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China battered by rights criticism despite its efforts to stymie it at UN review of its record

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(, Jan25’24) China met stinging criticism from Western countries during a review of its rights record at the United Nations on Jan 23, while other nations lumped praise on Beijing, including Russia and Iran, reported the AFP Jan 24. However, according to China’s official Xinhua news agency, those who spoke at the fourth meeting of the United Nations Human Rights Council’s Universal Periodic Review (UPR) Working Group had nothing but praise for Beijing’s record.

China and 13 other countries are facing a regular UPR – an examination all 193 UN member states must undergo every four to five years to assess their human rights record – between Jan 22 and Feb 2.

China, with a jumbo delegation of around 60 headed by Chen Xu, its ambassador to the UN, has insisted it was making great strides to improve the lives of its people, end poverty and protect rights, including in Tibet, and slammed critics for “politicizing and weaponizing” rights issues to interfere in its internal affairs.

But diplomats from Western countries have highlighted a crackdown on civil liberties and a sweeping national security law imposed on Hong Kong in 2020 to quash dissent after pro-democracy protests.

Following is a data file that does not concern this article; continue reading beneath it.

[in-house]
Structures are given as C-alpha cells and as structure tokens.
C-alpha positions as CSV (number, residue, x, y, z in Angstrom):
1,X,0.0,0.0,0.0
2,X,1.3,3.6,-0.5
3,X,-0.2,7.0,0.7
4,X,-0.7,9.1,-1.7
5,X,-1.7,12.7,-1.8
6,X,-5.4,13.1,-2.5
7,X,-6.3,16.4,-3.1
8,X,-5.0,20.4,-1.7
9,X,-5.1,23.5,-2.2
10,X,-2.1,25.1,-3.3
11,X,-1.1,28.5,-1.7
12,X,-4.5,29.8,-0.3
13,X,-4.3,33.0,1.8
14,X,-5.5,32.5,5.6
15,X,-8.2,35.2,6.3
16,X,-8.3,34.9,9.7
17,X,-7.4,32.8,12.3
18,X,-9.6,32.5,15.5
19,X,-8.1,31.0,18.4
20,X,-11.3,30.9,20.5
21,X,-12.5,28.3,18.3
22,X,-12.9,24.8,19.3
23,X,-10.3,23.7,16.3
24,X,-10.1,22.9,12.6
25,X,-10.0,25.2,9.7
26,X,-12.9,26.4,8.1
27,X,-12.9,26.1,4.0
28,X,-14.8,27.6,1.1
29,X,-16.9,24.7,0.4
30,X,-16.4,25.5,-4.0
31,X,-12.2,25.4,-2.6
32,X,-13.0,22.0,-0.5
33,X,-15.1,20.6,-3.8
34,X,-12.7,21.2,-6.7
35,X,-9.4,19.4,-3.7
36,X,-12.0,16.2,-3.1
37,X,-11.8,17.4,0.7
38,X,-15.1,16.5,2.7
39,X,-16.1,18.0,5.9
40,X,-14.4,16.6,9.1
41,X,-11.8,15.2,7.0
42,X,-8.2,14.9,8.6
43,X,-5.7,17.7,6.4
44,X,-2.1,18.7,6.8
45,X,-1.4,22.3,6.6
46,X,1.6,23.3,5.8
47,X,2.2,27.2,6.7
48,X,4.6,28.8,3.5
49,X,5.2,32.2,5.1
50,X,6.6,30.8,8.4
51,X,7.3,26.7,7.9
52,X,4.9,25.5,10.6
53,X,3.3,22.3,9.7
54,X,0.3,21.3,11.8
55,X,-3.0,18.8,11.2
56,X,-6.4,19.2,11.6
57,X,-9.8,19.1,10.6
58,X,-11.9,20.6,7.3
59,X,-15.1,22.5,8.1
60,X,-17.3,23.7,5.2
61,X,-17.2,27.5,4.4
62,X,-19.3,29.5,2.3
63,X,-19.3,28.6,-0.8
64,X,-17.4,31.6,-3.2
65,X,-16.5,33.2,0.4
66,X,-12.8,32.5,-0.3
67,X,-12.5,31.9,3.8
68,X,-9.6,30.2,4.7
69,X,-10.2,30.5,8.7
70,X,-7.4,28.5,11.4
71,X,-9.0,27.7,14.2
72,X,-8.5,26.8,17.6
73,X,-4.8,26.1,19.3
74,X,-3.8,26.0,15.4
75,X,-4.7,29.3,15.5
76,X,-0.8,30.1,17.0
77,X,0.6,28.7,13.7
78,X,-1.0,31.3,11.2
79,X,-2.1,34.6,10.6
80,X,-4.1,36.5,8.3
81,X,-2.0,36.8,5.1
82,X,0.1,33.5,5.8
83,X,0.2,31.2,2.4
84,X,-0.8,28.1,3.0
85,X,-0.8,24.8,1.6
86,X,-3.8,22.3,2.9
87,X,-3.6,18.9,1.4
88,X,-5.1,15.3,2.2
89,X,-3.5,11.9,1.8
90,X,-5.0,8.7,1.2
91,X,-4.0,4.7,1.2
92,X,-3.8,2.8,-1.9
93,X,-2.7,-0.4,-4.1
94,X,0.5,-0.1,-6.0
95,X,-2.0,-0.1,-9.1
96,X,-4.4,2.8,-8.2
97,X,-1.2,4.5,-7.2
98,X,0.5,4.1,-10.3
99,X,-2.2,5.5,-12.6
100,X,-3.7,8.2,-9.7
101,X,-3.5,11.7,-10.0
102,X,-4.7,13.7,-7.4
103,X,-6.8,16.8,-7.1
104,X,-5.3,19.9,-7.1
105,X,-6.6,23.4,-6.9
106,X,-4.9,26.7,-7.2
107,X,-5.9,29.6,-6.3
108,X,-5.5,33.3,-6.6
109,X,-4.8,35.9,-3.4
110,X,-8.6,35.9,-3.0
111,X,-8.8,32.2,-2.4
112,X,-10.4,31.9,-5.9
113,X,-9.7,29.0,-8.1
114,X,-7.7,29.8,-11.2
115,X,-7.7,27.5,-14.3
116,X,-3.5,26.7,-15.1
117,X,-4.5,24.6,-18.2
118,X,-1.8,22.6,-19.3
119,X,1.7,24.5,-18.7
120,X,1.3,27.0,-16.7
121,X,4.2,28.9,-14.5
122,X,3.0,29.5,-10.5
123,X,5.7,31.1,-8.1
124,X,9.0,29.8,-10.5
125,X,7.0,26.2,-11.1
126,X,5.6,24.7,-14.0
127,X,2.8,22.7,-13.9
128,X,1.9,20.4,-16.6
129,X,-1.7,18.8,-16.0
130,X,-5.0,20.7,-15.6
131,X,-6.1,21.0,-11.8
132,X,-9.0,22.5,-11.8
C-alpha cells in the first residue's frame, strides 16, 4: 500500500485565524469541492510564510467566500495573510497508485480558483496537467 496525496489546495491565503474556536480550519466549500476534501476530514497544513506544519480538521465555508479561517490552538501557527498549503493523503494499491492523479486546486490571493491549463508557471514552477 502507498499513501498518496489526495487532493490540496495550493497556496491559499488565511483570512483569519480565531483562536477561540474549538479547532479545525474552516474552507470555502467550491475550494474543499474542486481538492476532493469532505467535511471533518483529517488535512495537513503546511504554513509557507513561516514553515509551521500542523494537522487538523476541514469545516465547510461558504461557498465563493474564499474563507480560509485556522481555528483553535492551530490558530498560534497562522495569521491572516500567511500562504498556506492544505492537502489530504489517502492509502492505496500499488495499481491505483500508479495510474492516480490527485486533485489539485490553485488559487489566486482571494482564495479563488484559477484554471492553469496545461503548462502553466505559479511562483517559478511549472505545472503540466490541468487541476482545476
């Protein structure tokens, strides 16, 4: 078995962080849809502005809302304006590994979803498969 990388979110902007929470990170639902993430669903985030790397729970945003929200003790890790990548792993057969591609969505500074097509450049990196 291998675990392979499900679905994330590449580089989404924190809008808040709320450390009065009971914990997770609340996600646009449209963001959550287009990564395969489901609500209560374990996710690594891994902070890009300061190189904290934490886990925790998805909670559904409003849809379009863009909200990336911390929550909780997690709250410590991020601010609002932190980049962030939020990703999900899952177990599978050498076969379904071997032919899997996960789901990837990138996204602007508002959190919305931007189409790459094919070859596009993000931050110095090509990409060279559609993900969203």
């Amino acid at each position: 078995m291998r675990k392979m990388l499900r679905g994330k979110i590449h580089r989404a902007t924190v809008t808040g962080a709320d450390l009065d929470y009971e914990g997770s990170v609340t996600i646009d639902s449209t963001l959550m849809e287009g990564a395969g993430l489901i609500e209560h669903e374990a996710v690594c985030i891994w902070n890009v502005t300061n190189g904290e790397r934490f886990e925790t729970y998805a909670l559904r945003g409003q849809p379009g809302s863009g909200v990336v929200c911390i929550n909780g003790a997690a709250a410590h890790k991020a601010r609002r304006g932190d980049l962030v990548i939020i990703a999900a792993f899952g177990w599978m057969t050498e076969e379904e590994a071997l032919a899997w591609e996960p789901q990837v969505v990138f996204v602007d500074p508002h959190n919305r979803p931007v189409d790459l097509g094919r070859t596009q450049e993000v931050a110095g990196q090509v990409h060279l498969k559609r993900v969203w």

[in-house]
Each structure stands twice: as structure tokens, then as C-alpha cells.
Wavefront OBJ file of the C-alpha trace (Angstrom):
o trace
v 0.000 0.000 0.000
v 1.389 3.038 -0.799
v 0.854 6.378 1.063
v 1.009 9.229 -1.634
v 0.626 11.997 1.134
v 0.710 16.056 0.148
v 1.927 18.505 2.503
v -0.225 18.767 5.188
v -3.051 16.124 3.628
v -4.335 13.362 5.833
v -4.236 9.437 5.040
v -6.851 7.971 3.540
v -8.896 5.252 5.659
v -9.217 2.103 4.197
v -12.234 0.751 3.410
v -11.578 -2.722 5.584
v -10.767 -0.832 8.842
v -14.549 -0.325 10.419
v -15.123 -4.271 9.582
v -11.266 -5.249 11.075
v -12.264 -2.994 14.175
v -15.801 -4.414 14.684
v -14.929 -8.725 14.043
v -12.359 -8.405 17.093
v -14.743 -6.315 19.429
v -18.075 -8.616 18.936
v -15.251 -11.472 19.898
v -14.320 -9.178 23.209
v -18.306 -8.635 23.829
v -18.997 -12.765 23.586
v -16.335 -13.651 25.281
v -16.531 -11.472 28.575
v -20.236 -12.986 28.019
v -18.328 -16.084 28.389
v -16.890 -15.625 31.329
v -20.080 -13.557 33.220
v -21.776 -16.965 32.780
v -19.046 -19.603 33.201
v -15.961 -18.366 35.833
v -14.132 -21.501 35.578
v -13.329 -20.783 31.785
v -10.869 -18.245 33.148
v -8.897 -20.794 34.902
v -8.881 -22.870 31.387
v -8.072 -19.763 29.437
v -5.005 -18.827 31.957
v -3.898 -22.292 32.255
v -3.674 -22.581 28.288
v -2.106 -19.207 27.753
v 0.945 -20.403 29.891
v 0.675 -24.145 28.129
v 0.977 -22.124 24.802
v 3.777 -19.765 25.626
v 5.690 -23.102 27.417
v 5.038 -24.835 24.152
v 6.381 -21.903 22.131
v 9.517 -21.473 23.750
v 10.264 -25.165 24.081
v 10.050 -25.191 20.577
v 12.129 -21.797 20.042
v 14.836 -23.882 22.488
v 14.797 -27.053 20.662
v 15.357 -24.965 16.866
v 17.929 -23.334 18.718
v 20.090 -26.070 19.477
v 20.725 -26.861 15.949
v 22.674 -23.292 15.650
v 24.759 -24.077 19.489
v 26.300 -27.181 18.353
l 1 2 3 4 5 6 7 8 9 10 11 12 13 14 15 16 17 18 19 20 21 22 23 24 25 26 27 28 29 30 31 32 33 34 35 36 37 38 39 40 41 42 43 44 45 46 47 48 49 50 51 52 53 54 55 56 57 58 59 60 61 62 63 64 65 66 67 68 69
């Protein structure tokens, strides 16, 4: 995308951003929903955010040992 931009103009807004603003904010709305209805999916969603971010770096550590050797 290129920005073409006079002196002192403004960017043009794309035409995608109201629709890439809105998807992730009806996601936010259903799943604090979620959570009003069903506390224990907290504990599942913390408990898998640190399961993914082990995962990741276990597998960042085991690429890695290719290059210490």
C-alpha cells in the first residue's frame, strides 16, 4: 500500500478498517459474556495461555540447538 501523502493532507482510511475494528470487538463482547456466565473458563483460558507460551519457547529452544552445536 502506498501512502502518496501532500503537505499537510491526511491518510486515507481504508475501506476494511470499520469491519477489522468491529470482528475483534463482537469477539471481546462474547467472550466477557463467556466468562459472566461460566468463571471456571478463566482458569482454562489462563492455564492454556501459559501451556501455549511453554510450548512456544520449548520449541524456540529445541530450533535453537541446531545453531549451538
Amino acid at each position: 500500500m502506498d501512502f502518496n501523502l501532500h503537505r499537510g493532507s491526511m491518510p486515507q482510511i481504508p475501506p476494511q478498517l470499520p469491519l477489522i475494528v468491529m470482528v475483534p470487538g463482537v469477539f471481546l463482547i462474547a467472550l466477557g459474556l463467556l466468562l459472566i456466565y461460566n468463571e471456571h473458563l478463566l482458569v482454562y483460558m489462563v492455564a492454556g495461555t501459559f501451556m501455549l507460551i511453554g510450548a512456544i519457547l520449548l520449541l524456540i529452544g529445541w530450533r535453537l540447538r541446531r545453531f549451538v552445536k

They have voiced alarm at alleged efforts to erase cultural and religious identity in Tibet, and repression in the Xinjiang region, where Beijing is accused of incarcerating more than a million Uyghurs and other Muslim minorities.

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As a result of China’s hectic lobbying effort, a total of 163 countries signed up to talk during the half-day session on China, leaving each country with just 45 seconds to speak. The Global South states used the occasion to praise China’s fight to alleviate poverty and its outreach to developing nations, said the Jan 24.

Many of them congratulated China on securing and beginning its sixth term as a member of the UN Human Rights Council, and expected it to play a leading role in global human rights governance and to uphold international justice, said China’s official Xinhua news agency Jan 24.

Even Ukraine took a soft line on China, saying “We commend China’s commitment to the promotion of humanity’s common values which embrace universal and inalienable human rights,” recommending that Beijing “strengthen democracy” and “expand people’s participation in political affairs,” according to the report.

Also, Beijing had mobilized a considerable number of Chinese NGOs (known as GONGOs—government-organized NGOs) that merely parroted the party line.

Besides, the Human Rights Council had restricted access to the review for civil society, with NGOs initially only having 15 seats available in the room, which were taken up by Chinese GONGOs, noted Washington-based advocacy group International Campaign for Tibet (ICT) Jan 23.

* * *